Everywhere you turn there are the telltale signs of a fiscal drought. At UC Santa Cruz, employees, programs and organizations fight for survival from the cuts that have nearly sucked budgets dry.
The Arboretum, one of UCSC’s notable hands-on educational models, is one of the latest to become endangered, falling subject to the UC’s budget cuts.
After a buildup of debt that amounted to $1.8 million, Vice Provost of Student Affairs Alison Galloway decided to cut the portion of the University’s funding that goes towards the Arboretum. By cutting the Arboretum’s funding, the University will save $130,000. Now, the Arboretum is running on 14 percent less than their original budget of $970,000.
According to Galloway, it was the limits of the budget that prompted the University to stop its funding of the Arboretum.
“They were trying to build a fairly bigger research program. Unfortunately, research doesn’t get fully funded and [the Arboretum] ended up running into deficit,” Galloway explained. “We were having to cut anything we could. It’s the worst I’ve seen in the UC since I first started working here in 1990.”
In addition to the funding cut, five out of twelve of the Arboretum’s paid staff have suffered layoffs, including the Arboretum’s executive director, Dan Harder, and its development director, Steven McCabe.
“It’s incredibly hard to lose staff,” said Arboretum manager Brett Hall. “I want to try to bring them back. But it’s going to take some real money.”
The Arboretum is a hidden expanse of exotic flora unlike anywhere else on the UCSC campus. The entrance itself boasts an impressive desert landscape with trails winding in and out of sight. Oakes is just visible from inside — and is also a mere half-mile from the base of campus.
The Arboretum functions as a hands-on teaching lab and a working ranch, and is an on-campus resource for students in different fields such as ecology, art and environmental studies. Host to rare and exquisite plants from Australia, New Zealand andSouth Africa, as well as plants native to California, it draws students and community members alike.
Hall is a busy man, residing right in the heart of the arboretum. He says “Hi” to everyone in passing and is constantly moving around, working while he talks. He occasionally excuses himself to sign a grower’s contract, engage in preparations for plant sales or tend to plants. Even after-hours, Hall is still on the job.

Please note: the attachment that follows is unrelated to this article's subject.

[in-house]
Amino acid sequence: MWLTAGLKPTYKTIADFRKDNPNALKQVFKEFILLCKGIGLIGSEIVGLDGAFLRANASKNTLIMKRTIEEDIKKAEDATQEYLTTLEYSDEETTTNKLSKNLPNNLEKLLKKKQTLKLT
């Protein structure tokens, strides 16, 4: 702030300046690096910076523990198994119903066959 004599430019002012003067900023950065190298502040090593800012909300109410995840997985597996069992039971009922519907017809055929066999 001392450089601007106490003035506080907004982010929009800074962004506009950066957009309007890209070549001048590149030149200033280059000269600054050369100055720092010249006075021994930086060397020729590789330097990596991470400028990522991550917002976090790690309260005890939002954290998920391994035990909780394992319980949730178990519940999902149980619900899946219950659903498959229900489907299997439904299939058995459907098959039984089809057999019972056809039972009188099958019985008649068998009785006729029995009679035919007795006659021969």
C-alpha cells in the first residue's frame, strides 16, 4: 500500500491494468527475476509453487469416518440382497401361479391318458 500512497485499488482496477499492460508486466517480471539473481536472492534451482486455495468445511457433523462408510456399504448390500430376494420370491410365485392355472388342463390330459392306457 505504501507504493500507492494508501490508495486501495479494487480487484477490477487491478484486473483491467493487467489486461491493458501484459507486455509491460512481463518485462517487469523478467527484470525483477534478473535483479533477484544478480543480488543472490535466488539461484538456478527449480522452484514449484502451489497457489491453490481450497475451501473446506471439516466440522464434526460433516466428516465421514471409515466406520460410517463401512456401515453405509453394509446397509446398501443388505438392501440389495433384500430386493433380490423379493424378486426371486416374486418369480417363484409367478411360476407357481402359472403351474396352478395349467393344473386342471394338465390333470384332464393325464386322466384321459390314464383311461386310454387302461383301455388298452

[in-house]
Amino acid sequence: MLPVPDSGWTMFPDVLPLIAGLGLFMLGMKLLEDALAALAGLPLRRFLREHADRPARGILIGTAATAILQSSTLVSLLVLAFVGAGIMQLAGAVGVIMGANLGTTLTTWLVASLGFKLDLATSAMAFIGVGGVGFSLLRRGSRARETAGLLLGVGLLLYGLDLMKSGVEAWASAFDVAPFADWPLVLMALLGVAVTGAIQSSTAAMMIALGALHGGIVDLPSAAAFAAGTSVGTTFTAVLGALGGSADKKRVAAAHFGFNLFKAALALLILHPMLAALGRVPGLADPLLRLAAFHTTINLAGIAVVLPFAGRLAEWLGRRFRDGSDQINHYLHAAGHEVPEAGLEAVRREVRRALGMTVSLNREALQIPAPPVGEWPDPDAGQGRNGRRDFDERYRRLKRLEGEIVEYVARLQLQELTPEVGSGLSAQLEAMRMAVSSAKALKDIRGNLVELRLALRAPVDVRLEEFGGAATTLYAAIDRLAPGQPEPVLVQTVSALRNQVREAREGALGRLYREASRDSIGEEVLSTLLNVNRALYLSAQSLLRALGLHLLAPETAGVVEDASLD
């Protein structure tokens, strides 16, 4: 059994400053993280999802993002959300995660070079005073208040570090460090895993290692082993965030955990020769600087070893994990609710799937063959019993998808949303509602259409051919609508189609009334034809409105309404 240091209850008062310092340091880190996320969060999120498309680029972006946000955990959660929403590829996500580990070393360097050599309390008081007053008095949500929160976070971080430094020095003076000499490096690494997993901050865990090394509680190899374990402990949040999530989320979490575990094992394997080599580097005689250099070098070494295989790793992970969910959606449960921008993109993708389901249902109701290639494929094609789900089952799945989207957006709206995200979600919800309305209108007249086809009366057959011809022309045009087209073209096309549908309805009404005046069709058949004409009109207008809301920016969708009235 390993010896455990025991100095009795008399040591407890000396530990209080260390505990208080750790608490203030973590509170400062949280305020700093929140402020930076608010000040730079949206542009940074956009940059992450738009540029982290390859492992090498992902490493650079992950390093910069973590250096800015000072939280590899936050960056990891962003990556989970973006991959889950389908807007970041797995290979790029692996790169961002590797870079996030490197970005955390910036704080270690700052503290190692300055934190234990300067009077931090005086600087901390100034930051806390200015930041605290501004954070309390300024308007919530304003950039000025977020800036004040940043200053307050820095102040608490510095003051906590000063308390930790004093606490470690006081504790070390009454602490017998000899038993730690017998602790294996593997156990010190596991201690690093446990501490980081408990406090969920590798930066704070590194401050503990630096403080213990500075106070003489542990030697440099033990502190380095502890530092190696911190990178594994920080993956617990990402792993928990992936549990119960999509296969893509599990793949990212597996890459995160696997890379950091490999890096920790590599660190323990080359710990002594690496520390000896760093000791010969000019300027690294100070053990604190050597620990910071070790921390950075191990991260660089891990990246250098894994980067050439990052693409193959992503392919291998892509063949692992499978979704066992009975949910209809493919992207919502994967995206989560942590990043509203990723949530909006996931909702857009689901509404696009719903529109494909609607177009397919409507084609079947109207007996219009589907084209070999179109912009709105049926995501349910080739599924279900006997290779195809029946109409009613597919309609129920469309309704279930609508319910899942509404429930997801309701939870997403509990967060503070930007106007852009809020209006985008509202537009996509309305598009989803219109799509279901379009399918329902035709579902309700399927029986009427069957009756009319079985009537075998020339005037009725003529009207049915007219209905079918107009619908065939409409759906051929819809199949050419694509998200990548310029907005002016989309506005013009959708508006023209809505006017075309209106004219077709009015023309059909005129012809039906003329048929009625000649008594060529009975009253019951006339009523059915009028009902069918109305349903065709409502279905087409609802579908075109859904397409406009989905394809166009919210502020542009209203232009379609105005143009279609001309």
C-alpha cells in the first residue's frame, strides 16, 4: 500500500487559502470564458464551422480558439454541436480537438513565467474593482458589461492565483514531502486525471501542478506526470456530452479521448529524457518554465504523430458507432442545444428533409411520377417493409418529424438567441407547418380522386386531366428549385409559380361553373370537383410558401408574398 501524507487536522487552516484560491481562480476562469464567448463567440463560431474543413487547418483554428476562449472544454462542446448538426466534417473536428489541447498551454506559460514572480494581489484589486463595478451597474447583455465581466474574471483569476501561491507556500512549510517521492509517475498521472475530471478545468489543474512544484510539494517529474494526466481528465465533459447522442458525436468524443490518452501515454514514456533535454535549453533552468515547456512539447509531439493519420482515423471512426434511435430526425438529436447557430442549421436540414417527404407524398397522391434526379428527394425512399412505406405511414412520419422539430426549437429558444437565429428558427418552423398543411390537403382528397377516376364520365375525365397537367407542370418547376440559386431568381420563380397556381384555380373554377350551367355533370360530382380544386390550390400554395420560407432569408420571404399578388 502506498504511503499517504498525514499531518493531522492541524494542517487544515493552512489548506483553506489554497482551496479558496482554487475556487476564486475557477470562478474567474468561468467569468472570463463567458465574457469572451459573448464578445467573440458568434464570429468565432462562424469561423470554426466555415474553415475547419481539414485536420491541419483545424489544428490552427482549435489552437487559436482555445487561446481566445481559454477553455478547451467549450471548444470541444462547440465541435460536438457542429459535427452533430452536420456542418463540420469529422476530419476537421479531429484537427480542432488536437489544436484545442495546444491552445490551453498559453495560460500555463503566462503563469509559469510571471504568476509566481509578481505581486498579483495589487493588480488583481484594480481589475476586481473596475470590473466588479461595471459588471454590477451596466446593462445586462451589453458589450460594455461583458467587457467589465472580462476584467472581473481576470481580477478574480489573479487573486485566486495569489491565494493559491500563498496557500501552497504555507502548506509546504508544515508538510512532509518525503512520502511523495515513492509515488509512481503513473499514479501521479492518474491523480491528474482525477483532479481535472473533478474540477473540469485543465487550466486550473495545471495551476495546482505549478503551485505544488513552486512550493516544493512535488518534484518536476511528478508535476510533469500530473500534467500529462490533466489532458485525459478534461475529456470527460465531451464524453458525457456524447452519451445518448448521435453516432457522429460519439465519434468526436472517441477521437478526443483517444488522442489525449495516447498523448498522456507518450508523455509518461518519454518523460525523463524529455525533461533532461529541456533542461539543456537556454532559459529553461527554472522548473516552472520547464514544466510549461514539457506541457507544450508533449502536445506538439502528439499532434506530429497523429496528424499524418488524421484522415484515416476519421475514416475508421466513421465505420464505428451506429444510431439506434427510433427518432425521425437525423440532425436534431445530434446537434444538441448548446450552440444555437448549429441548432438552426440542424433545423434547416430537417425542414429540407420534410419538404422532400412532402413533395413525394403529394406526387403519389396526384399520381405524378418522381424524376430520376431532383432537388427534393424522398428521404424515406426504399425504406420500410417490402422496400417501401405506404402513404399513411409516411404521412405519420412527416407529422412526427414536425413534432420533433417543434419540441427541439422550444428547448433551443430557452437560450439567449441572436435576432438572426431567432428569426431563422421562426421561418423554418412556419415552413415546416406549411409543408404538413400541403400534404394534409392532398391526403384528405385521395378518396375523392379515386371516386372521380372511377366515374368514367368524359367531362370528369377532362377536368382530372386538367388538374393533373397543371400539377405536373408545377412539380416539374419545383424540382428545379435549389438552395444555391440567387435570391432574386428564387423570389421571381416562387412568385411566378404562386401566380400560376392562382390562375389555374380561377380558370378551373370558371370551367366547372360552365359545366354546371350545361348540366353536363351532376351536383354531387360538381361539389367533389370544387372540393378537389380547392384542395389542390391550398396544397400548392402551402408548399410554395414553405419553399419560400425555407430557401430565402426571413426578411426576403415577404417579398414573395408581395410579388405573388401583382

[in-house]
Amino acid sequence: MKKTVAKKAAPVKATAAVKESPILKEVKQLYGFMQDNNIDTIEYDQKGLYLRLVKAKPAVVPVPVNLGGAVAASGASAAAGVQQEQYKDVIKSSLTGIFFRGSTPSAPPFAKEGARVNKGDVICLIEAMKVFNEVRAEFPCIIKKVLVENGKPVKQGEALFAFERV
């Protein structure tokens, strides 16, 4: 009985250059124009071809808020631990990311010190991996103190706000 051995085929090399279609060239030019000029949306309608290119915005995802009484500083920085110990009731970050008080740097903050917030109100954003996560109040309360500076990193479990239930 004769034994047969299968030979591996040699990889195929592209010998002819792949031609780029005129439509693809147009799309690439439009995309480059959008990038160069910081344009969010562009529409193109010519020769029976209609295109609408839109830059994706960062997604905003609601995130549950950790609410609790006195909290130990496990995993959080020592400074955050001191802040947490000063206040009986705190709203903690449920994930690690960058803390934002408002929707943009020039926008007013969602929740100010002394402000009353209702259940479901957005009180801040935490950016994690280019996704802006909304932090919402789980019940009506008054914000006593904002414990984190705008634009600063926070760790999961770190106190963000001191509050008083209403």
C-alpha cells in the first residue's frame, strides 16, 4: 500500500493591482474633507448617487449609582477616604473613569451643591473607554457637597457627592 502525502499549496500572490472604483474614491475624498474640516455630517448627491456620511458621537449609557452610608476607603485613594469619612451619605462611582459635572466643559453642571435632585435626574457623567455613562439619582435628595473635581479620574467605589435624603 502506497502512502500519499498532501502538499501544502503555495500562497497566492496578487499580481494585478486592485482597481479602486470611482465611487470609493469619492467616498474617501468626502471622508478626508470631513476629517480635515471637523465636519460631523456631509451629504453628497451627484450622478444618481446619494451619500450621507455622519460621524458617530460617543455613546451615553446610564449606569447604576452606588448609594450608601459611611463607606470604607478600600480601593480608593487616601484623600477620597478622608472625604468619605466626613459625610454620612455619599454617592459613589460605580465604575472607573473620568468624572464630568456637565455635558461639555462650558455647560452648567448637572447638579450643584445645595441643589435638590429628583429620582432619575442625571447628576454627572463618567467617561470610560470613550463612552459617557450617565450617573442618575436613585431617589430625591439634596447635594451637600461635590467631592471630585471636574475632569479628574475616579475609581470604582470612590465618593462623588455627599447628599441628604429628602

When asked if he’s worried about what’s going to happen to the Arboretum, his tone immediately changes to one of determination and certainty.
“The Arboretum is not going to fail,” Hall said. “We just need to be loved and supported.”
In its response to dealing with the cuts and layoffs, the Arboretum is diligently trying to recover, branching out to the community with plant sales, grants and grower’s agreements, as well as gifts from the federal government and nonprofit organizations.
“Increasing our visibility is important to us,” said Tom Sauceda, curator of the New Zealand collection and member of the Arboretum staff. “Plants are vitally important for life. Sometimes they’re just overlooked.”
Sauceda urges students who care about the Arboretum to write to the chancellor and vice-provost about how much it means to them. He also said that there are many volunteer opportunities available to any interested students.
Money wasn’t mentioned by either Hall or Sauceda. They seem to ask for nothing more than appreciation and a little recognition.
“Movement has to be based on genuine connection at first,” Hall explained. “[Students] can make their voices heard if they care about the natural world. They can come visit during the different seasons.”
Plant sales are held by the Arboretum semiannually and throughout the year at Norrie’s gift shop, located at the entrance of the Arboretum, in order to raise funds. The most recent sale at the Arboretum took place on Oct. 3.
“There was a good steady stream [of buyers] and it was a very meaningful fundraiser for us,” Hall said.
This isn’t the first time the Arboretum has experienced cuts. In 1994, the University underwent a series of drastic budget cuts, which resulted in reduced funding for the Arboretum. Four years later, the Arboretum’s funds were restored by the chancellor due to an improvement in the economy and visible support for the Arboretum.
“We’re survivors,” Hall said. “We’re going to thrive.”
Vice-Provost Galloway hopes that the Arboretum will be able to reverse some cuts in the future and at least partially recover some of the jobs that were lost.
“We’re trying to get some people back depending on whether the [public’s] support for the Arboretum stays,” Galloway said. “There is sufficient funding if we can maintain the curators. They know and have worked in these gardens for years.”
Regardless of the cuts to the Arboretum, Hall views them with a certain level of understanding for the UC’s difficult decision-making position.
“We’re all looking for a very healthy future, a healthy relationship with the university,” Hall said. “I have to kill snails. Is it something I like to do? No. But I have to do it.”